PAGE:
But the sketch has blown up on the Internet, with more than 17,000 mentions on Twitter within the first few minutes of the speech, and creating a new meme with many of the photoshopped images showing up on Tumblr and on 972mag.
The Atlantic magazine’s Jeffrey Goldberg compared it to the “Middle East equivalent to Clint Eastwood’s chair”, on Twitter and asked, “With all the Jewish comic book talent out there, he had to draw a Wile E. Coyote bomb.”
But former White House spokesman Ari Fleischer tweeted that Netanyahu’s cartoon bomb was, “one of the most effective, gripping uses of a chart I’ve ever seen. Is the world listening??”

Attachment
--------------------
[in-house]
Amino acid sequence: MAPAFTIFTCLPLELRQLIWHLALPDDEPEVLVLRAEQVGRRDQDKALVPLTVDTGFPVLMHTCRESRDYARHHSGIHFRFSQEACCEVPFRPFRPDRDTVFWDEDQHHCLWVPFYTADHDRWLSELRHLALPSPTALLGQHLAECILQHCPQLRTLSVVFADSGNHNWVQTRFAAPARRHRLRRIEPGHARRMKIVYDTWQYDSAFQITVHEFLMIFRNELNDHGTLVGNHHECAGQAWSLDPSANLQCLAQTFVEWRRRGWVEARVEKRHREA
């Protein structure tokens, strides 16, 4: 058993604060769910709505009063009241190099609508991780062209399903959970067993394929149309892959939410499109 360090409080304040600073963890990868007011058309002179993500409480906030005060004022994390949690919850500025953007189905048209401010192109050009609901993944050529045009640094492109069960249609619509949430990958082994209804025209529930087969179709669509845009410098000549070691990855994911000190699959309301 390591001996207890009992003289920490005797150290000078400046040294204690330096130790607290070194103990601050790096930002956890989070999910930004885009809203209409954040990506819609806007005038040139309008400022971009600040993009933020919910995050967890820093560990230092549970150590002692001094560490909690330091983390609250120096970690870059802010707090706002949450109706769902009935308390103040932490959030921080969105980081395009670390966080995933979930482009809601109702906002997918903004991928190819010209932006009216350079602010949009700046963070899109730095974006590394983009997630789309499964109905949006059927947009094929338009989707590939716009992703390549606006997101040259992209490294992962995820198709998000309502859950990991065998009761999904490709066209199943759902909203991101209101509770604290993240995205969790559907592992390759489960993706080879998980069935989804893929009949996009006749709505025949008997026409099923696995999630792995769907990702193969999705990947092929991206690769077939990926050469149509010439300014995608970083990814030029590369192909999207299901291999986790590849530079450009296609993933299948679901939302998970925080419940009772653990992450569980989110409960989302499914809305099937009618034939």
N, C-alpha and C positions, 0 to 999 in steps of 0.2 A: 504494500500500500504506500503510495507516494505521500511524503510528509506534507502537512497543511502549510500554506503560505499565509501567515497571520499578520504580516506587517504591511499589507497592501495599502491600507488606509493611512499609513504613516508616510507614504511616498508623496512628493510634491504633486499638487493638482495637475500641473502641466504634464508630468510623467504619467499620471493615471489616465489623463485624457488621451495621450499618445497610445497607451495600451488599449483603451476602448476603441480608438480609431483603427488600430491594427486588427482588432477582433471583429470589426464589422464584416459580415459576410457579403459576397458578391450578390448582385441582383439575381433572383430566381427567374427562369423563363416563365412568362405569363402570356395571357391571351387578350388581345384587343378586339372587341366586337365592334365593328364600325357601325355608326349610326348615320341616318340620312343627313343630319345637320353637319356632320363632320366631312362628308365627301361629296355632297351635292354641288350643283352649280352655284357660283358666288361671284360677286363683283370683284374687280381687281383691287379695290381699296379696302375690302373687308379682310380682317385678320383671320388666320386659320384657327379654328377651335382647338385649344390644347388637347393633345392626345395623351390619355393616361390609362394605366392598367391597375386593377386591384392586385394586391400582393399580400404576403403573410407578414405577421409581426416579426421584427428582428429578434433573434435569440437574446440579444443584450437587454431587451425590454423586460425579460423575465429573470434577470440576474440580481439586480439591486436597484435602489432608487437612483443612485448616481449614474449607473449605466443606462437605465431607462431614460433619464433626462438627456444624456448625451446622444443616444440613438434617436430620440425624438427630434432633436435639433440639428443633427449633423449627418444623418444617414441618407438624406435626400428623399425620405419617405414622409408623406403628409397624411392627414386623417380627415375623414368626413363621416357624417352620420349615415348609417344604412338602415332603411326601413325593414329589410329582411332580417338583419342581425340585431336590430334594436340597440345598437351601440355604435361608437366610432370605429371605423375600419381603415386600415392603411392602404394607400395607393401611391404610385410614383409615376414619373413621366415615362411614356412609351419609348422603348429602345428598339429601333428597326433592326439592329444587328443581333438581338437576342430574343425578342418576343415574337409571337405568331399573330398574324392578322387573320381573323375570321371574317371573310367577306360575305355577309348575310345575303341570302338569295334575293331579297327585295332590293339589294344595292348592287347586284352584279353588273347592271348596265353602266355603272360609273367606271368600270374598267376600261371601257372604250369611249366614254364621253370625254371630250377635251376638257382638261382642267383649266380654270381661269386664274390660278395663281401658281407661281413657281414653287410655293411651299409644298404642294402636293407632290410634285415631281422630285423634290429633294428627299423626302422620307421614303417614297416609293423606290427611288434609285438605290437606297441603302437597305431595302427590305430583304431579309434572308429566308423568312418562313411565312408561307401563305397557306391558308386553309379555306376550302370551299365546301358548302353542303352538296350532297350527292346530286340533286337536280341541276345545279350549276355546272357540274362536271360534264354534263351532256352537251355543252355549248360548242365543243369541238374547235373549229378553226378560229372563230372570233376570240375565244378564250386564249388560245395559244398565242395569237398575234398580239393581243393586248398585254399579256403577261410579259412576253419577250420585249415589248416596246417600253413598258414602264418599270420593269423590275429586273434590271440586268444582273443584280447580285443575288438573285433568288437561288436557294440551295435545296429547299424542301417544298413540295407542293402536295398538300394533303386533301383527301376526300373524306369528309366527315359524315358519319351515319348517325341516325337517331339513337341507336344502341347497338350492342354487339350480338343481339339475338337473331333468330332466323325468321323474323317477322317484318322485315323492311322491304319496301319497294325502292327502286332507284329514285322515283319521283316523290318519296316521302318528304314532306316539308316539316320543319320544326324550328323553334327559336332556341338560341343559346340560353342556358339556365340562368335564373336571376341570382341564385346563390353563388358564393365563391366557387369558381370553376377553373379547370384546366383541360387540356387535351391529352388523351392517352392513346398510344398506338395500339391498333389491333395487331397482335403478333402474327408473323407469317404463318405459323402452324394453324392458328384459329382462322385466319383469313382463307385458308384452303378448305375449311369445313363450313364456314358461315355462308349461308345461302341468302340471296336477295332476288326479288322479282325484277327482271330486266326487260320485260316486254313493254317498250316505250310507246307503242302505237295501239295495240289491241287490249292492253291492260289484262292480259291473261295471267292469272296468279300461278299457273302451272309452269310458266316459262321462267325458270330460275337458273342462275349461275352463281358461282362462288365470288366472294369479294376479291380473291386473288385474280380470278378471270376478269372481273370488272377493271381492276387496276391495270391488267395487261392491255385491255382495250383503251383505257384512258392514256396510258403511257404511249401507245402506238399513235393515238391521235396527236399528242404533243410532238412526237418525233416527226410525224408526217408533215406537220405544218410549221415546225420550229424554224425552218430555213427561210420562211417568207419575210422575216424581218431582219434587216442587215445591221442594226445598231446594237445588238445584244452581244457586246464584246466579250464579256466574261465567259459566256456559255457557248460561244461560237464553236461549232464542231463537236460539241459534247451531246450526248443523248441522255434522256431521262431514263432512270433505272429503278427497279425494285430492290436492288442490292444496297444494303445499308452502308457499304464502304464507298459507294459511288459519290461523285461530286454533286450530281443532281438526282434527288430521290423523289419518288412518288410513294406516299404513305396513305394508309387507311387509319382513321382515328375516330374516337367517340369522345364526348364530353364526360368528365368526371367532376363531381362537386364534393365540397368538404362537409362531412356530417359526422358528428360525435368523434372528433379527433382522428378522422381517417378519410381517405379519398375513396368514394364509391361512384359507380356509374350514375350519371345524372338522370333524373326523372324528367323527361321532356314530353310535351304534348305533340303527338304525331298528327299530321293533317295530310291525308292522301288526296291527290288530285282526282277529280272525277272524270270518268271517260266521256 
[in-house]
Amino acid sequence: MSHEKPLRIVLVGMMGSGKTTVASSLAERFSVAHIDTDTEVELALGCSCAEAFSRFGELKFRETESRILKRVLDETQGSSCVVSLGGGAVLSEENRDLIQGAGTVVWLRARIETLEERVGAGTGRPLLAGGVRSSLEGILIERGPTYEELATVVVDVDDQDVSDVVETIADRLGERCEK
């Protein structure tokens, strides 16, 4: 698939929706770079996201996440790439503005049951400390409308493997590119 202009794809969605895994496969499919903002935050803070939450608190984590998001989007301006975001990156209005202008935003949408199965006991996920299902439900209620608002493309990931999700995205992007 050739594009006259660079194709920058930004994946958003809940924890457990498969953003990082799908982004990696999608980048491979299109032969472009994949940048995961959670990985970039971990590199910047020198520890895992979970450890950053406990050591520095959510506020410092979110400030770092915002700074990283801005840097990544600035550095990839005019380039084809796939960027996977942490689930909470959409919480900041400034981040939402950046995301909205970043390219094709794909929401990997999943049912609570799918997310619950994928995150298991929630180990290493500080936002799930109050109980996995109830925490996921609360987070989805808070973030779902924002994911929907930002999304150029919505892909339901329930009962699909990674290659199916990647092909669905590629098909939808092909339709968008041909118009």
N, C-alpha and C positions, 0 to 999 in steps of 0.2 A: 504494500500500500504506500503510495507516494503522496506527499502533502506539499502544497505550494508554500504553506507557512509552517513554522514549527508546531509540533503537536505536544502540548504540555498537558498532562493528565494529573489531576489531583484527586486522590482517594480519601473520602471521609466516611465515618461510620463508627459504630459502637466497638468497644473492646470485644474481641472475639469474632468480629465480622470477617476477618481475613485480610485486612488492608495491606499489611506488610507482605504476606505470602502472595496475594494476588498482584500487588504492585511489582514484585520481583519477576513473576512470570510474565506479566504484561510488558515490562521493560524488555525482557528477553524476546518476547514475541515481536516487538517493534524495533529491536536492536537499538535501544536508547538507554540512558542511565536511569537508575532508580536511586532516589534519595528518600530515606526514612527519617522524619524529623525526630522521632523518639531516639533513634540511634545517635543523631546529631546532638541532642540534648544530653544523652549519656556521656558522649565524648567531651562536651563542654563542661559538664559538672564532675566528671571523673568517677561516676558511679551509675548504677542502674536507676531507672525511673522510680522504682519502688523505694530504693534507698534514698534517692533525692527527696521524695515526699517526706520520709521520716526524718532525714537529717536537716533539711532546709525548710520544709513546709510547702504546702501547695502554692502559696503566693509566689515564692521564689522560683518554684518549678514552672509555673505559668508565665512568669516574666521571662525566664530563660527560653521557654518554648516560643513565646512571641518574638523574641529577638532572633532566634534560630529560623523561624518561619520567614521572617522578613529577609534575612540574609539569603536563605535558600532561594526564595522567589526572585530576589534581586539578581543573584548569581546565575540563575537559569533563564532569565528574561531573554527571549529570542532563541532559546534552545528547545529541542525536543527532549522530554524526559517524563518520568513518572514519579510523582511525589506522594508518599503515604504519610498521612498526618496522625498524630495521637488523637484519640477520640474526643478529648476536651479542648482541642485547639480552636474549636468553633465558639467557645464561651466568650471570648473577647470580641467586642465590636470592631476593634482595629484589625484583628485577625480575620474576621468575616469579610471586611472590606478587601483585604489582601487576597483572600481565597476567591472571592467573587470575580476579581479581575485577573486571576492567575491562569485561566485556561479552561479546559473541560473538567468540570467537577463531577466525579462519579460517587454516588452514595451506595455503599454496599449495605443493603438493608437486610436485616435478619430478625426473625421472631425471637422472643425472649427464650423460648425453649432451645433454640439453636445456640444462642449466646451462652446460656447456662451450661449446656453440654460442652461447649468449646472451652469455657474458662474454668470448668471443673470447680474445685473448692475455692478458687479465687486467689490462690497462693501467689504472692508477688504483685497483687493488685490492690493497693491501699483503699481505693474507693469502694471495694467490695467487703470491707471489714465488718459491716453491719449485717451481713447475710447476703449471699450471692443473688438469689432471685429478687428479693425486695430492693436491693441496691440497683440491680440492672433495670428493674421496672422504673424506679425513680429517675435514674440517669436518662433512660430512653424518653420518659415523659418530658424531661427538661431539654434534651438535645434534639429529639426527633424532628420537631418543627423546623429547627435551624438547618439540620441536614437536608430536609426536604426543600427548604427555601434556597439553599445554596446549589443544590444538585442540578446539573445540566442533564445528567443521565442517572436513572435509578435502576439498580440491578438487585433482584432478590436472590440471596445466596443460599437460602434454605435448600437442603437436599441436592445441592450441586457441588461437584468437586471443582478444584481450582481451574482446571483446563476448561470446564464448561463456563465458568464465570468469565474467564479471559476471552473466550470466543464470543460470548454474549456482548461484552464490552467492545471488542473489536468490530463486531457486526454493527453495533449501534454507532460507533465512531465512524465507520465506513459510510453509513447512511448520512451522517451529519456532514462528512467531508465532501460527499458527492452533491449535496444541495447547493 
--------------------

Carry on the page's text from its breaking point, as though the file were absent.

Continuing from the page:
In an op-ed piece by writer Alexandra Petri, in the Washington Post, she asks, “Was it a calculated choice of a ridiculous-looking, over-simplified picture, created decades before the invention of the Internet by someone with a limited understanding of bombs — in order to create the one indelible image of the afternoon that everyone would be talking about?If this was on purpose, it was brilliant. If this was not, it was — silly is putting it mildly, and an insult to comics artists everywhere.”